Bio-psychosocial factors are associated with pain intensity, physical functioning, and ability to work in female healthcare personnel with recurrent low back pain.
Bio-psychosocial factors are associated with pain intensity, physical functioning, and ability to work in female healthcare personnel with recurrent low back pain. J Rehabil Med. 2017 Aug 09;: Authors: Taulaniemi A, Kuusinen L, Tokola K, Kankaanpää M, Suni JH Abstract OBJECTIVE: To investigate associations of various bio-psychosocial factors with bodily pain, physical func-tioning, and ability to work in low back pain. DESIGN: Cross-sectional study. SUBJECTS: A total of 219 female healthcare workers with recurrent non-specific low back pain. METHODS: Associations between several physical and psychosocial factors and: (i) bodily pain, (ii) physical functioning and (iii) ability to work were studied. Variables with statistically significant associations (p
This study aimed to determine the clinical, psychological features, and quality of life in Chinese fibromyalgia (FM) patients who fulfilled the American College of Rheumatology (ACR) 2010 FM classification criteria at initial diagnosis. A cross-sectional study was carried out in the Chinese People ’s Liberation Army (PLA) General Hospital. A hundred and seven Chinese FM patients (86 females, 21 males) were included. Eighty-six patients completed the questionnaires. Descriptive, differences, and correlation analyses were performed. The results showed that Chinese FM patients started their di seases at a median age of ...
Conclusions These findings show that patients with cLBP have slowed speeds of information processing and working memory, but no alteration in attention and recognition memory. There are clearly interactions of cognitive function with pain, depression, anxiety, and medication. MDPT may improve the impaired cognitive function of patients with cLBP. Implication Health professionals should contemplate the results from this study when planning therapy strategies especially when prescribing pain medications such opioids to patients with chronic low back pain.
Conclusion. Hip and low back symptoms are highly associated, suggesting a common mechanism may be at work. Although there appears be increased risk of knee and ankle region symptoms among those with back pain, the SNQ is not designed to differentiate types of referred symptoms (i.e., numbness, tingling, shooting pain) and/or clinical diagnoses. Other tools, possibly corroborated with clinical examination findings, are likely necessary for a more thorough investigation of referred pain patterns in this high-risk occupational group. Level of Evidence: 3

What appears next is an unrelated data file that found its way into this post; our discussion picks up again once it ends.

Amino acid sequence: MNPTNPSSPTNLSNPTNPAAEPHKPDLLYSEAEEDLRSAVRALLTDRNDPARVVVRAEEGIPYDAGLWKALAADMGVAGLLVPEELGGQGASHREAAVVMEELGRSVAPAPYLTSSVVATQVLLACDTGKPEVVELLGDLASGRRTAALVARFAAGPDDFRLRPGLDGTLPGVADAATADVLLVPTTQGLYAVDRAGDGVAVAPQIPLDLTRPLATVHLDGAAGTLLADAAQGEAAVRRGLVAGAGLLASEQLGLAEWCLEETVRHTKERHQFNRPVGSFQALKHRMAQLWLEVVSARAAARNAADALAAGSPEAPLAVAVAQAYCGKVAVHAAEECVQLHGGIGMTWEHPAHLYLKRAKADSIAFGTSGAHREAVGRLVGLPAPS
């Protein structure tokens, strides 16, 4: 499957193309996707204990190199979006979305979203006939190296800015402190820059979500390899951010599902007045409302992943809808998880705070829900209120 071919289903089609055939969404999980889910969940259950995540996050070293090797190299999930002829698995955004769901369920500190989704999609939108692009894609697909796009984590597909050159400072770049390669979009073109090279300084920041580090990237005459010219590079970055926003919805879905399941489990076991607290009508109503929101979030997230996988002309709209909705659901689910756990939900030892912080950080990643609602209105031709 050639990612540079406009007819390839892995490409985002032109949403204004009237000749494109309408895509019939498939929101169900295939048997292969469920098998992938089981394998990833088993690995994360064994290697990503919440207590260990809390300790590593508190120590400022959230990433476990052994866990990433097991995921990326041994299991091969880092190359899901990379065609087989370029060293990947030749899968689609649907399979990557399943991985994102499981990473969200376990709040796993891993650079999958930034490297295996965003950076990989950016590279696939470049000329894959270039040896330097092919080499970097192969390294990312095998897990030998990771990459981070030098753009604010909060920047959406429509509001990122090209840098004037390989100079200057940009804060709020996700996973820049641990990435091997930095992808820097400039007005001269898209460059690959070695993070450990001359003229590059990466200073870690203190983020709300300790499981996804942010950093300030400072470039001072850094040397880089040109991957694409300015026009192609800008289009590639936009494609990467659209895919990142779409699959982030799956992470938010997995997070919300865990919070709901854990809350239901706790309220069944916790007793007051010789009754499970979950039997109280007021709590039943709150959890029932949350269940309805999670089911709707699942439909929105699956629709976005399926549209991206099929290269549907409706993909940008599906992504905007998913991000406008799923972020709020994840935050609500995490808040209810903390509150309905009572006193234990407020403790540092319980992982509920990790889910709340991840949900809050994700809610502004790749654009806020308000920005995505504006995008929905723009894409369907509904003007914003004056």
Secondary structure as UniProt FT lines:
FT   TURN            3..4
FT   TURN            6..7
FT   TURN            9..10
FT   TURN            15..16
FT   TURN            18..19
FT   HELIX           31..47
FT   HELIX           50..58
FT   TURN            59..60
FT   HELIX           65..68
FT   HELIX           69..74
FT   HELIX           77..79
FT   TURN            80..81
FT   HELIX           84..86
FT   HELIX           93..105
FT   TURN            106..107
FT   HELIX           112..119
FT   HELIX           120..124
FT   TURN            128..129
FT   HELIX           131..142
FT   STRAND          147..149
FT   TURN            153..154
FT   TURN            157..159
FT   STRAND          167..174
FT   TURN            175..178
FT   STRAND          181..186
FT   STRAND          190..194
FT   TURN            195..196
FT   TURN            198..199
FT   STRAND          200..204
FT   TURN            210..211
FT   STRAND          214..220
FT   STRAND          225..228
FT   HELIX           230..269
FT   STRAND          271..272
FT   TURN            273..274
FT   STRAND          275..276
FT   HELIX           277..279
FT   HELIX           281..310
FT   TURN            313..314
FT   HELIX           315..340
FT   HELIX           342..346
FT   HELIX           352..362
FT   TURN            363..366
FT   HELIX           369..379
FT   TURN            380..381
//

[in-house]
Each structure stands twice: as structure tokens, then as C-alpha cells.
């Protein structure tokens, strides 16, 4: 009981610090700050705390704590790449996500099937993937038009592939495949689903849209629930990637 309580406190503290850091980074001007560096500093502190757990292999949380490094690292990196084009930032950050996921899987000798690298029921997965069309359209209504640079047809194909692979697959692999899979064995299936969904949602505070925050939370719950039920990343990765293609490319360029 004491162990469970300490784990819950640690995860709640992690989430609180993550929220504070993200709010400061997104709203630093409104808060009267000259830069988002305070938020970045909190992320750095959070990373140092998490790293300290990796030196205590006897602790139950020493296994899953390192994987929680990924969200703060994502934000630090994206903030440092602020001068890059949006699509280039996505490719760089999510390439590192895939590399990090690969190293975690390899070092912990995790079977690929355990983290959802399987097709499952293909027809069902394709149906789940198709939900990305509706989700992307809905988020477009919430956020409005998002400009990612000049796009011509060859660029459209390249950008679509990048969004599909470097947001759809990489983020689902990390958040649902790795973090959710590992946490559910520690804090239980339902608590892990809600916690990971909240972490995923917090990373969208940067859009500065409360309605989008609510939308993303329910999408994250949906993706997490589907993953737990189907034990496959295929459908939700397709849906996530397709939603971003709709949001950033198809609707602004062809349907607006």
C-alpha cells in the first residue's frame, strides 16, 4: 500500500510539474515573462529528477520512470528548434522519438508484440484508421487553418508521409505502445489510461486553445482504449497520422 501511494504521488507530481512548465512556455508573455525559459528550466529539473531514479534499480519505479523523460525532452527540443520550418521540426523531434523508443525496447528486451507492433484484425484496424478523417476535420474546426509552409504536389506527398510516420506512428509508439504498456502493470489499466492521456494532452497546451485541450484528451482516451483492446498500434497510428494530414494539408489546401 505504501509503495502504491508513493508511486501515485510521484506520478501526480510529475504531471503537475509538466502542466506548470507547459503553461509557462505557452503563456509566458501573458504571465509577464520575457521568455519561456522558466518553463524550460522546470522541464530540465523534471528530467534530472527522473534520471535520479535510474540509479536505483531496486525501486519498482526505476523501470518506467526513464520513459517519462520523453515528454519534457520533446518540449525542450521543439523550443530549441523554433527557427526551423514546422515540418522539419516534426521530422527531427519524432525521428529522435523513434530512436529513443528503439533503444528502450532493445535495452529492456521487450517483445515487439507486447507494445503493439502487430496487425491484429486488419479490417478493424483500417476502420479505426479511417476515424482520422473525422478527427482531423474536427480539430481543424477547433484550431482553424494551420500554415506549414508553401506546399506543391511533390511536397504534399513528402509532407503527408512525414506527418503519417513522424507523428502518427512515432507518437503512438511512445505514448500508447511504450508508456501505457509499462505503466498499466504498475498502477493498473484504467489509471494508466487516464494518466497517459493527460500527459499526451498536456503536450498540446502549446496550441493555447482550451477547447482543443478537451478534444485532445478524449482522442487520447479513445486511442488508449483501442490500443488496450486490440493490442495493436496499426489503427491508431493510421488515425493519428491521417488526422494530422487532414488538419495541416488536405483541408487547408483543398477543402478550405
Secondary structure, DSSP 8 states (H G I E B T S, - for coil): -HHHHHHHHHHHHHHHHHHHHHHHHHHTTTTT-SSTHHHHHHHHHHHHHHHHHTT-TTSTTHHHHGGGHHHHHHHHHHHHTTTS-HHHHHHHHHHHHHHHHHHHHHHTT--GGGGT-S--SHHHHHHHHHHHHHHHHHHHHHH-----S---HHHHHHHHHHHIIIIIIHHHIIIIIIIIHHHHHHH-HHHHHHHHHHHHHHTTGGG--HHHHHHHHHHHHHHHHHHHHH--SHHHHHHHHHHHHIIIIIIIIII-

ConclusionsThese findings suggest that the analgesic effects of duloxetine are mainly mediated by the spinal monoamine system, independent of the antidepressant effects of this agent. SignificanceThe findings of this study suggest that duloxetine may be an effective treatment of broad neuropathic pain states, including neuropathic low back pain. The analgesic effects of duloxetine might be mediated by alterations of the descending pain modulatory pathways in the spinal cord, independent of the antidepressant effects.
Publication date: 16–22 September 2017 Source:The Lancet, Volume 390, Issue 10100 Author(s): GBD 2016 Disease and Injury Incidence and Prevalence CollaboratorsAmanuel AlemuAbajobirKalkidan HassenAbateCristianaAbbafatiKaja MAbbasFoadAbd-AllahRizwan SuliankatchiAbdulkaderAbdishakur MAbdulleTeshome AbukaAbeboSemaw FeredeAberaVictorAboyansLaith JAbu-RaddadIlana NAckermanAbdu AbdullahiAdamuOlatunjiAdetokunbohMohsenAfaridehAshkanAfshinSanjay KumarAgarwalRakeshAggarwalAnuragAgrawalSutapaAgrawalHamidAhmadiehMuktar BeshirAhmedMiloud Taki EddineAichourAmani NidhalAichourIbtihelAichourSnehaAiyarRufus OlusolaAkinyemiNadiaAkseer...
Conclusion. These findings may provide clinically relevant information to physicians, patients, and their families regarding the risk factors for opioid dependence following lumbar fusion surgery. Level of Evidence: 3
Conclusions Our results indicate an important role of some dimensions of difficulties in emotional regulation, somatosensory amplification and rumination in the increase in negative affects and dysfunctional beliefs, and in the links between those psychological risk factors and pain/disability. Implications This study identifies some cognitive and emotional dysregulations substantially involved in work-related chronic pain. This contribute to put in place psychotherapeutic protocols to tackle these deficits and dysregulations in a relevant way.
Abstract Low back pain (LBP) in patients with rheumatoid arthritis (RA) has so far been of little concern in clinical investigations. The main focus of scientific publications on spinal problems in RA was the cervical spine. In a recent study, we could demonstrate that LBP in RA patients leads to a significantly higher degree of disability and depression as well as to a reduction in quality of life compared to RA patients without LBP. If there is a specific reason for the additional symptom of LBP, such as spinal stenosis or segmental instability, surgical treatment may be indicated to improve ...
ConclusionsImprovement in SQ is associated with improvements in LBP and in disability at 3‐month follow‐up, suggesting that they may reflect or be influenced by common factors. However, baseline SQ does not predict improvements in pain or disability. SignificanceIn clinical practice, sleep quality, low back pain and disability are associated. However, sleep quality at baseline does not predict improvement in pain and disability.